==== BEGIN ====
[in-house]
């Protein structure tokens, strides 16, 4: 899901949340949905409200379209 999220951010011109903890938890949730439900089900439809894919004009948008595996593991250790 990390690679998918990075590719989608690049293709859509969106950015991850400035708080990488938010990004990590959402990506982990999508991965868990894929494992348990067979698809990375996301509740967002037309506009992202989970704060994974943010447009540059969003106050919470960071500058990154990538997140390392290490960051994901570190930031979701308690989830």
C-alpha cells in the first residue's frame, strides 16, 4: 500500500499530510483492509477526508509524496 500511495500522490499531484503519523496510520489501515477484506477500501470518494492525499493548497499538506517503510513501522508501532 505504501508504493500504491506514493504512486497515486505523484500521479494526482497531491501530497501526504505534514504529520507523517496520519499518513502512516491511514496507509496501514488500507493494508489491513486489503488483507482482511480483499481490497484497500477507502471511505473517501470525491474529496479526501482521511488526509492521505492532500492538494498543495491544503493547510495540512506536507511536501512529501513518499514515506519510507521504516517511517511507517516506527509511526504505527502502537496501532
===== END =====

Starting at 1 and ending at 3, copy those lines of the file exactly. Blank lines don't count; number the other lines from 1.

[in-house]
């Protein structure tokens, strides 16, 4: 899901949340949905409200379209 999220951010011109903890938890949730439900089900439809894919004009948008595996593991250790 990390690679998918990075590719989608690049293709859509969106950015991850400035708080990488938010990004990590959402990506982990999508991965868990894929494992348990067979698809990375996301509740967002037309506009992202989970704060994974943010447009540059969003106050919470960071500058990154990538997140390392290490960051994901570190930031979701308690989830």
C-alpha cells in the first residue's frame, strides 16, 4: 500500500499530510483492509477526508509524496 500511495500522490499531484503519523496510520489501515477484506477500501470518494492525499493548497499538506517503510513501522508501532 505504501508504493500504491506514493504512486497515486505523484500521479494526482497531491501530497501526504505534514504529520507523517496520519499518513502512516491511514496507509496501514488500507493494508489491513486489503488483507482482511480483499481490497484497500477507502471511505473517501470525491474529496479526501482521511488526509492521505492532500492538494498543495491544503493547510495540512506536507511536501512529501513518499514515506519510507521504516517511517511507517516506527509511526504505527502502537496501532